Outliers: The Story of Success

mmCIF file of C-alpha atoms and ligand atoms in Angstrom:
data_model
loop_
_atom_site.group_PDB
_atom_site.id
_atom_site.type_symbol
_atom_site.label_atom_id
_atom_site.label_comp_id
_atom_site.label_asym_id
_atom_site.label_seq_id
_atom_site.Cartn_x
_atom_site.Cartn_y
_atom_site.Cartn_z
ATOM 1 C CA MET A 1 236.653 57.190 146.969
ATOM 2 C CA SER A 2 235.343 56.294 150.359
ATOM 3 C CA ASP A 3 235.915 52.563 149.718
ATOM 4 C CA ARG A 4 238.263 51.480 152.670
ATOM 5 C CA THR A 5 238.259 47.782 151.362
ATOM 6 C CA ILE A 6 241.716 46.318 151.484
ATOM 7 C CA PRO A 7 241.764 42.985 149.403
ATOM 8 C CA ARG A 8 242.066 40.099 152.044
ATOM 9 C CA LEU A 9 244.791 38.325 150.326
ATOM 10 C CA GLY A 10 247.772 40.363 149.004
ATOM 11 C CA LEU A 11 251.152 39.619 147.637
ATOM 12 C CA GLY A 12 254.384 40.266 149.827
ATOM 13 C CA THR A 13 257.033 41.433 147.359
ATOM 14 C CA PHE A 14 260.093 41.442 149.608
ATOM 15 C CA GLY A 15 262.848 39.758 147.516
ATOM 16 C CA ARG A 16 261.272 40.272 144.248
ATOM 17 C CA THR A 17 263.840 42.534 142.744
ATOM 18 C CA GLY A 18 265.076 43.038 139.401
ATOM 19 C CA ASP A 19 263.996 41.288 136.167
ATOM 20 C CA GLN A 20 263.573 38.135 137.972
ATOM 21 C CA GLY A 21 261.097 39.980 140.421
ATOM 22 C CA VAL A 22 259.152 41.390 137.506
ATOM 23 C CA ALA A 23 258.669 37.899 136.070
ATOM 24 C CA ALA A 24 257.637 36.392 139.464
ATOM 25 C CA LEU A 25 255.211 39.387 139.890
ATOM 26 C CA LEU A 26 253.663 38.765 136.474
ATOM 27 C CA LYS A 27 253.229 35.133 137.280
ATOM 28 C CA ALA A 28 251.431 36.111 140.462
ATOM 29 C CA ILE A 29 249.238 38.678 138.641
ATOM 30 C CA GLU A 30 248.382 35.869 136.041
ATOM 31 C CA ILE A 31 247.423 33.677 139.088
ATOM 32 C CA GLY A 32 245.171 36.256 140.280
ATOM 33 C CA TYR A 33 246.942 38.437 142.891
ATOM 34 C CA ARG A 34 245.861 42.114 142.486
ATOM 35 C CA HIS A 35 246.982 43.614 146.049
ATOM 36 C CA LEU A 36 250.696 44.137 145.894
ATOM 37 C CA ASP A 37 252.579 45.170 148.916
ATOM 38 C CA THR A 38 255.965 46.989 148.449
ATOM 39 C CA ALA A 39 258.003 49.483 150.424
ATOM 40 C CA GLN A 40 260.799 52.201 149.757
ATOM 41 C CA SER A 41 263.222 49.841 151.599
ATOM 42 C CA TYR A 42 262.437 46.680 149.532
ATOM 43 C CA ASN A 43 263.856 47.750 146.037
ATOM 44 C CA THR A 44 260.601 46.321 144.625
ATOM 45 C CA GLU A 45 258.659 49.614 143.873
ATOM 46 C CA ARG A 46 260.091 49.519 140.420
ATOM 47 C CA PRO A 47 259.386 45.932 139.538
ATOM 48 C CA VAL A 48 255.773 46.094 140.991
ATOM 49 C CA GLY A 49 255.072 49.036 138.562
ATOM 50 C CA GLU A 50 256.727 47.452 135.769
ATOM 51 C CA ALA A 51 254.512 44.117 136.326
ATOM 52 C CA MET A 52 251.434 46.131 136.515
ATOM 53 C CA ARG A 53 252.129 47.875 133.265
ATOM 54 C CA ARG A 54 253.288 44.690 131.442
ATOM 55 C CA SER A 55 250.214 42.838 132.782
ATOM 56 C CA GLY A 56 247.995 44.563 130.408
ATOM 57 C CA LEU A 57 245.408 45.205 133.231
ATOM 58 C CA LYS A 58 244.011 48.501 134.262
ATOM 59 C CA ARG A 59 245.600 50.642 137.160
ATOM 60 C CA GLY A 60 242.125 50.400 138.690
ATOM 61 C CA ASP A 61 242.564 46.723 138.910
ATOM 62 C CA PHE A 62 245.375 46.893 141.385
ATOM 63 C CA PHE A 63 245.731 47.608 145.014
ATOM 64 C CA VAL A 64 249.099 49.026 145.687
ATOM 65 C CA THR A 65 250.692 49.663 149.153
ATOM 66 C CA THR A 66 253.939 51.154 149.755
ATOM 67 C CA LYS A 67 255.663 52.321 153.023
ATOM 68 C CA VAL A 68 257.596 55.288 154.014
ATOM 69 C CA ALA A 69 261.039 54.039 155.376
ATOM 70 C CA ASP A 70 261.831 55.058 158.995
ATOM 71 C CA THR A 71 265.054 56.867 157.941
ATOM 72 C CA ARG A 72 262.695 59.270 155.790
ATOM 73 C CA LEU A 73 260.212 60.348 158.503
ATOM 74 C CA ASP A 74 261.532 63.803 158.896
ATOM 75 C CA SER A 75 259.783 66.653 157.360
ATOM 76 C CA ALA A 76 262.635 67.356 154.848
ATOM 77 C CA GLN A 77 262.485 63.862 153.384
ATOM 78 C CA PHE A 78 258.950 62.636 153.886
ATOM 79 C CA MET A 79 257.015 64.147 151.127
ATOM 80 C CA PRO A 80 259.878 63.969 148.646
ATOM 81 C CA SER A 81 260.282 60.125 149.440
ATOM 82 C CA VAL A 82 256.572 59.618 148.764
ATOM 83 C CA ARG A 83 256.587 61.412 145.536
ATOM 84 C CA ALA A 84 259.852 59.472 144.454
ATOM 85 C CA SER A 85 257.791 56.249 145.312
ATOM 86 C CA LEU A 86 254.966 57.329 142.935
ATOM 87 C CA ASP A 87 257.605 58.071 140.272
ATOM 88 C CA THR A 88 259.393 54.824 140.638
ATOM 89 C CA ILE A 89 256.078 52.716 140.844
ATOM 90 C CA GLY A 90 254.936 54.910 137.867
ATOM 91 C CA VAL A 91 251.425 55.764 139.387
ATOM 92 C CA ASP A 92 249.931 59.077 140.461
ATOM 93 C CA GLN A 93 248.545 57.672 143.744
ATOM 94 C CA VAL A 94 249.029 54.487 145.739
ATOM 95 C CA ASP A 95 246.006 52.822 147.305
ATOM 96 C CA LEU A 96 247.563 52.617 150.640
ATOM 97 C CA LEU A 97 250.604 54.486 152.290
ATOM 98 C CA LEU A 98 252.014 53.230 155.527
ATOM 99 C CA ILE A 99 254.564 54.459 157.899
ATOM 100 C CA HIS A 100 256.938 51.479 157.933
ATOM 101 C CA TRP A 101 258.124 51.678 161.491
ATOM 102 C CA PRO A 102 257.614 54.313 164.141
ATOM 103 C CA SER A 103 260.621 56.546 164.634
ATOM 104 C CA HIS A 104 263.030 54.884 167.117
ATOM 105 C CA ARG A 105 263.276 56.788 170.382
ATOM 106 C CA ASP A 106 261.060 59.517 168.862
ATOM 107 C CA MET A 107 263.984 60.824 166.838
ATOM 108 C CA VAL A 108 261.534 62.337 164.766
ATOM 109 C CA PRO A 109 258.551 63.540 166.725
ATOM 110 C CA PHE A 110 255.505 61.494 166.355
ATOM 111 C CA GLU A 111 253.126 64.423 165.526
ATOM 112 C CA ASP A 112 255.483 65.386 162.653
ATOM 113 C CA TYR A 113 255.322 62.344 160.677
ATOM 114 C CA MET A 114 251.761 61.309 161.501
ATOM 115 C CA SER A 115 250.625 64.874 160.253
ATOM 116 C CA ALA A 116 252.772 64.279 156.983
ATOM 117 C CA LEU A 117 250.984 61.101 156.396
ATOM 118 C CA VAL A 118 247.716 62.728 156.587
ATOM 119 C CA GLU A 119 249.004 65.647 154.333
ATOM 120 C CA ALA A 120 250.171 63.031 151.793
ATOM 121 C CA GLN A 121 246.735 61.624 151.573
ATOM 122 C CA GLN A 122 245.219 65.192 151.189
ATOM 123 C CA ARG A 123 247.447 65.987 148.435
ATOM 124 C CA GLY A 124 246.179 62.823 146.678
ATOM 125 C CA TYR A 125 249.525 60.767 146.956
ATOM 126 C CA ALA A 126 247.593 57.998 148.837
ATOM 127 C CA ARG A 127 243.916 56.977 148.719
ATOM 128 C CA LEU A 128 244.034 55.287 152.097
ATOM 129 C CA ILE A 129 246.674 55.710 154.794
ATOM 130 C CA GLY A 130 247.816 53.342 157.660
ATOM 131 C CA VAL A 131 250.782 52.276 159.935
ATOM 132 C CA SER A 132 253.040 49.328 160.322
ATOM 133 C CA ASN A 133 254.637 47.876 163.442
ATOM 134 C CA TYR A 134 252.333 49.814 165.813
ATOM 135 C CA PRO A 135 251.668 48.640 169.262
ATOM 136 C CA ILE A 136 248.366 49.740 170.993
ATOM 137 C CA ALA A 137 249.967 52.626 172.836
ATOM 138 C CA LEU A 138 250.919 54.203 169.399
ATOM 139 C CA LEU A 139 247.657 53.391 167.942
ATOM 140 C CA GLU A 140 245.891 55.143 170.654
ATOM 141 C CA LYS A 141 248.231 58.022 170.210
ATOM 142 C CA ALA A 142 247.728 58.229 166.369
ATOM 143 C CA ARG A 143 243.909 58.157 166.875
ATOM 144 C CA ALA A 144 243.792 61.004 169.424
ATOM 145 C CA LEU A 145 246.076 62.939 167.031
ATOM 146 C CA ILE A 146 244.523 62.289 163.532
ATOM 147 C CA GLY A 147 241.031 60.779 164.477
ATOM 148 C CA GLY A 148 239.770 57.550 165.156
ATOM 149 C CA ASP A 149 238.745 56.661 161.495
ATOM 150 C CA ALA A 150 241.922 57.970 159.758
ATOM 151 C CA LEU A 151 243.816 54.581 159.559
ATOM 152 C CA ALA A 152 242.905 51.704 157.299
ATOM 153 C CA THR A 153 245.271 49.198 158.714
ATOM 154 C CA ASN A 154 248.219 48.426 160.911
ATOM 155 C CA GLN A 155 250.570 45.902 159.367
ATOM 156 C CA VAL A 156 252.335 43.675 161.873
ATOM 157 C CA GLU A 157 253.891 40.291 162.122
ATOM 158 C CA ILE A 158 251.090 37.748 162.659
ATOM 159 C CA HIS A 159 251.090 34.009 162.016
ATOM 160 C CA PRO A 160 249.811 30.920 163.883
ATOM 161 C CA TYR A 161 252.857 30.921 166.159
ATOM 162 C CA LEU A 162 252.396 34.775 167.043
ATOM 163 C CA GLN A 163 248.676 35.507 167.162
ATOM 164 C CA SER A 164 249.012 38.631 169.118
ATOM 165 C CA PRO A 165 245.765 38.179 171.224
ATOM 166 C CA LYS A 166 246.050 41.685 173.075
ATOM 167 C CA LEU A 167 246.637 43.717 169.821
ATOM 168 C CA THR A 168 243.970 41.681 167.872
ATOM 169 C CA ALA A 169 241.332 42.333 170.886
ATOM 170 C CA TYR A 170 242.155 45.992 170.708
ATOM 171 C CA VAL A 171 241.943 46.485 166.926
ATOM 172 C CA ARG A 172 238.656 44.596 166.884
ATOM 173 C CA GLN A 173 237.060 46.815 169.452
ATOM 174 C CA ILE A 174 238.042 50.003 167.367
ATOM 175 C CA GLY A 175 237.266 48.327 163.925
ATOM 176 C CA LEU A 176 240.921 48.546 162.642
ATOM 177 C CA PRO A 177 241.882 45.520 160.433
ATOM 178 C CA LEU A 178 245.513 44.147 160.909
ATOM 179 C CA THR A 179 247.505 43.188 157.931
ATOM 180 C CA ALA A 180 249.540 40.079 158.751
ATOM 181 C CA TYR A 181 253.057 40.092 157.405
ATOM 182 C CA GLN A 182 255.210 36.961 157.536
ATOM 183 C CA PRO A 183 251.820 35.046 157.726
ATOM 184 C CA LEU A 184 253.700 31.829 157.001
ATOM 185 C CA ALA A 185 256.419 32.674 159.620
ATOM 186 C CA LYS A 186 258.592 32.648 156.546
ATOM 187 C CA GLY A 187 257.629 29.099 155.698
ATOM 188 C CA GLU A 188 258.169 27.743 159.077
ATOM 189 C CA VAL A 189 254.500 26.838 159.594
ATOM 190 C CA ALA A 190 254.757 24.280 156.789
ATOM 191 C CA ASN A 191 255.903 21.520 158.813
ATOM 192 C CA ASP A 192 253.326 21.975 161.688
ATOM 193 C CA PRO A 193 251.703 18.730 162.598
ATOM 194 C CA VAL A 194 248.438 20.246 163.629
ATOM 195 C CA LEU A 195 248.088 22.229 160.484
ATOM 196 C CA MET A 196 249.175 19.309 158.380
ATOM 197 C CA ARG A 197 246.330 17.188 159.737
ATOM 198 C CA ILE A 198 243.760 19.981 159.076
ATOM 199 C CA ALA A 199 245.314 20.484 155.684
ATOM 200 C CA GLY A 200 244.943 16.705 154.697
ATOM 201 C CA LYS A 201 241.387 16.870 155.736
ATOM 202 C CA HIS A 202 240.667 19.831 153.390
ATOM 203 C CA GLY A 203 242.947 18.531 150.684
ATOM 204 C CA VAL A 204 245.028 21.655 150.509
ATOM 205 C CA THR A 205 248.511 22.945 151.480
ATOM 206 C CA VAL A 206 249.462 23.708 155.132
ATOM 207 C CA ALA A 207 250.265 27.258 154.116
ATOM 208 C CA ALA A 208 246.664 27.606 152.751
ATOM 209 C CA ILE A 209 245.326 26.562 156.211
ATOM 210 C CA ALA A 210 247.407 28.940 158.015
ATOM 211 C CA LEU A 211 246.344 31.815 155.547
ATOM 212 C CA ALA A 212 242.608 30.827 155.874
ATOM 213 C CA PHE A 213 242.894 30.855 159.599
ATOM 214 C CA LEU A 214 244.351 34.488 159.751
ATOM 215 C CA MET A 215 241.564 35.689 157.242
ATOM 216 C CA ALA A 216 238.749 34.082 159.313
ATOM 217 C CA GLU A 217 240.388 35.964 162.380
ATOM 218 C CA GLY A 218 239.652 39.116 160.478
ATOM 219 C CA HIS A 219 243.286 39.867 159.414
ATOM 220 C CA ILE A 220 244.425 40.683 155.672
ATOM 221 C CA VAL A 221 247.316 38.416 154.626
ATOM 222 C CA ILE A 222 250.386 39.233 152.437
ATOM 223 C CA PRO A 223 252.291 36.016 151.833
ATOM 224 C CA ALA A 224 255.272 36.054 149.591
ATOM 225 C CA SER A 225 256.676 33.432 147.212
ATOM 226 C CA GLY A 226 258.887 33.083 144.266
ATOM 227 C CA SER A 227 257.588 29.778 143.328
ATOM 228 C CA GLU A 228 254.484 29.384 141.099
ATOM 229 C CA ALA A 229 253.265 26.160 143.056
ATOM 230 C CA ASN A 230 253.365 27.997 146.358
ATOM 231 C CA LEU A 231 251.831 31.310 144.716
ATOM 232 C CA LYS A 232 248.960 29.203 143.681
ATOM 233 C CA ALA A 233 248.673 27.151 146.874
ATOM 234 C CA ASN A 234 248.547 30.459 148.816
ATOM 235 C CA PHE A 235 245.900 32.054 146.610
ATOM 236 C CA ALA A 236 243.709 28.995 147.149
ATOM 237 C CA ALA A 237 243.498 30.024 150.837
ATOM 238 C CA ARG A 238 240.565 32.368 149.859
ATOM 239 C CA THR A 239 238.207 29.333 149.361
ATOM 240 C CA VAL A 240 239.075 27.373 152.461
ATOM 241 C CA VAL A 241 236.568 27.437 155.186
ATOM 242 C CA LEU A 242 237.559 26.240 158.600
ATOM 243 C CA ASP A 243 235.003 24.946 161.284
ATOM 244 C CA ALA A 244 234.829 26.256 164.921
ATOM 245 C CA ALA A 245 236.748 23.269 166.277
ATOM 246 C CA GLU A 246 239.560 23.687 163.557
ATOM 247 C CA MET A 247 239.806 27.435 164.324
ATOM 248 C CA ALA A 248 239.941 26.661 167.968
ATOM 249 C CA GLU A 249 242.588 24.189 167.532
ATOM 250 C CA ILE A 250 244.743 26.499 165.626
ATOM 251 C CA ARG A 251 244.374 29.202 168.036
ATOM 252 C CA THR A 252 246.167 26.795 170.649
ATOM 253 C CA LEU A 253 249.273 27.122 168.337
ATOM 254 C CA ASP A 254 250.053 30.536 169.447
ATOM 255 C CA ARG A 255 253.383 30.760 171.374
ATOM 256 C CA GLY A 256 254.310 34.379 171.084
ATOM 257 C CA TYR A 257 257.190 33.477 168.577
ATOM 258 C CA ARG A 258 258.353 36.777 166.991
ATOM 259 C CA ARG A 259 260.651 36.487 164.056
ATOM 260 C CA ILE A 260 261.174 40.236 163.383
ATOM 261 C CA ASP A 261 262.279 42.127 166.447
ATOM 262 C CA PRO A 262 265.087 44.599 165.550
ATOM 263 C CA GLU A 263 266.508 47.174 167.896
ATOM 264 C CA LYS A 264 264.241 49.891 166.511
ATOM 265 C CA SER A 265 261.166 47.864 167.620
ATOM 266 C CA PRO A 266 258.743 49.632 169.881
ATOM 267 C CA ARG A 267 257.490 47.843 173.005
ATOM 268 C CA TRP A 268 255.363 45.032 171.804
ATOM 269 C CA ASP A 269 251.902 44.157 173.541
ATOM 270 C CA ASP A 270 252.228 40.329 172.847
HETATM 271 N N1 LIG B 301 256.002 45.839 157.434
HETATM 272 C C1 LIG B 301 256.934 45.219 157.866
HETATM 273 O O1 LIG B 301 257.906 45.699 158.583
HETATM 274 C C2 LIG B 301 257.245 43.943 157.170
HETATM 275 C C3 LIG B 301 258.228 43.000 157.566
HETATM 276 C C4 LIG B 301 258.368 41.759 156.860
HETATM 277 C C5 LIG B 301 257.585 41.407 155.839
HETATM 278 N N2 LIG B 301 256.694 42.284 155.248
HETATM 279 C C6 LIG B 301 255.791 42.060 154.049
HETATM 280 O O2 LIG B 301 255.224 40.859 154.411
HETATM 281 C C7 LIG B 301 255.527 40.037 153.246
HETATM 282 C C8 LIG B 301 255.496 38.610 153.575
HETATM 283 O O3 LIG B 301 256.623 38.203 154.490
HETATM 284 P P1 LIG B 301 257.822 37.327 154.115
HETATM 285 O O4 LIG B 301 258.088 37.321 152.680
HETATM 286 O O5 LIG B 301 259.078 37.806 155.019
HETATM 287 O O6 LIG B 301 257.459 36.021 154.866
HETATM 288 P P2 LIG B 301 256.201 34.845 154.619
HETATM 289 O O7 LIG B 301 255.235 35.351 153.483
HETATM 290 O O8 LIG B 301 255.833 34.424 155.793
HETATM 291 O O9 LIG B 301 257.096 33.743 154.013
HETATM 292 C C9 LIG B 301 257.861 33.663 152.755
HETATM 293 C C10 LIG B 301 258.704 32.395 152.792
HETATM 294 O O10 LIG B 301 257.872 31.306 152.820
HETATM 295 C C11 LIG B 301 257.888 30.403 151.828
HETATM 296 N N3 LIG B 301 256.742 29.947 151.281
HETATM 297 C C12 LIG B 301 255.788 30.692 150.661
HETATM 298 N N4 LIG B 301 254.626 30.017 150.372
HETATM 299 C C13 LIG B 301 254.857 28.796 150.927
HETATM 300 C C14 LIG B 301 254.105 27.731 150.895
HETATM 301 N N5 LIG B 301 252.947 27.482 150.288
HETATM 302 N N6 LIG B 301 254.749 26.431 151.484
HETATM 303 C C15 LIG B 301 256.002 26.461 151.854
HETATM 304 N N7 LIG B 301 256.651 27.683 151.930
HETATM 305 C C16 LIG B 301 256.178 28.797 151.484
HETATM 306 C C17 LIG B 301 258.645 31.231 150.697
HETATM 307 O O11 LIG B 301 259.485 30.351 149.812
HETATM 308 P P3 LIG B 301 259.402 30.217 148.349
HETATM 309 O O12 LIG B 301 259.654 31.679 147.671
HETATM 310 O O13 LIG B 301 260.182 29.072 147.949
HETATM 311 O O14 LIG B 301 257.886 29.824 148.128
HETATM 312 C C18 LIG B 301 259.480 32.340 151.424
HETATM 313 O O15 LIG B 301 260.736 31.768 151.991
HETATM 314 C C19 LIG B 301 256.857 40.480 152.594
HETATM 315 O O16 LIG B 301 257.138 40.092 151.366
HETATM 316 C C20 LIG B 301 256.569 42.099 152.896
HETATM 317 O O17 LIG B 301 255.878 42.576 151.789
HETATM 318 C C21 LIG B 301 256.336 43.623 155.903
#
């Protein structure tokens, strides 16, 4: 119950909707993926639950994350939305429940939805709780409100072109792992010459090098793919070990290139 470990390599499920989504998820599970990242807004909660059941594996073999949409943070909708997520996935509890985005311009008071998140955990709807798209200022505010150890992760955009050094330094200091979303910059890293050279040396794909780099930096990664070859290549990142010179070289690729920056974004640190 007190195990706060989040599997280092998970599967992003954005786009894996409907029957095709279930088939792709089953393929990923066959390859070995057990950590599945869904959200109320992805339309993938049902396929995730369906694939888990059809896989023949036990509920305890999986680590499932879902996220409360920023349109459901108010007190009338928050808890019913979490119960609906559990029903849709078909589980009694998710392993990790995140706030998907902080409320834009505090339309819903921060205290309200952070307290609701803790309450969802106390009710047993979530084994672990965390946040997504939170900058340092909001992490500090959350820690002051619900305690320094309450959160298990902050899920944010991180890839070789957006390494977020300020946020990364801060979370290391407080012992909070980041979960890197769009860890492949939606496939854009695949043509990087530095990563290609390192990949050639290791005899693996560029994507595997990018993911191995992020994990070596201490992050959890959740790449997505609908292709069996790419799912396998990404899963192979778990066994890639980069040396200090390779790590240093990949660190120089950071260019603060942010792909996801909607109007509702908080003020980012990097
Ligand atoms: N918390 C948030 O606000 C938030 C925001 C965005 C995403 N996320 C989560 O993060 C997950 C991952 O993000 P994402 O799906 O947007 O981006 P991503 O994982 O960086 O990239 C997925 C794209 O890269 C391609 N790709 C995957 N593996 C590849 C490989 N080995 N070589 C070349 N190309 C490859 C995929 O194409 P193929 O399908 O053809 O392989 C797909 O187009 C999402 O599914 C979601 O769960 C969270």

I started this book because it was suggested to me by someone I couldn’t refuse, but then finished the book in two days on my own accord. So needless to say, the book is a great page turner. One of the striking and probably the most talked about part of the book is a roster of the Canadian hockey team. The list looks simply like a list of players at first, but as you give it your full attention, you see that most of the players are born on the first six months of the calendar year, the reason being that the cut off age of the youth hockey is Jan 1. This reason may seem odd initially, but when you really look into it, you realize that the players born on Jan 1 play in the same league as the players born on Dec 31. So no doubt the children born earlier in the year have an advantage. They have better strength and better stamina. Then applying the golden ‘ rich get richer rule’, the so called better children get better training and better advantages and soon the small differences between them increases till the older children reach a different level altogether. Surprised? I was too. But as I read the book further, these kinds of surprises became quite common with a new revelation in every other page. Whether it is the success of The Beatles or Bill Gates, or how two people with exceptional IQs end up having two very different fates, the book gives a reason to it all. Its main aim seems to be to prove that people become successful by default owing to their circumstances, their lineage and their culture. True, the book points out the 10000 hour rule (saying that a person needs 10000 hours to truly master anything) but it indirectly stresses on the point that a person has very less control on whether he becomes a success or a failure. Bill Gates wouldn’t have founded Microsoft had he been born 5 years earlier or later. If Chinese weren’t into rice paddy cultivation, most Chinese students wouldn’t be half as good as they are in math. And Korea would never have had a critical airline problem if their language was as informal as the English language. A quick research showed that the book has been criticized for its simplistic logic for many social phenomena. And in some cases, it is true. People do not work hard simply because their ancestors did so. But most people, me included, have found the book intriguing and worthy of the many praises it had received. In a nutshell, it’s a book I’d read again anytime and I suggest you give it a try too.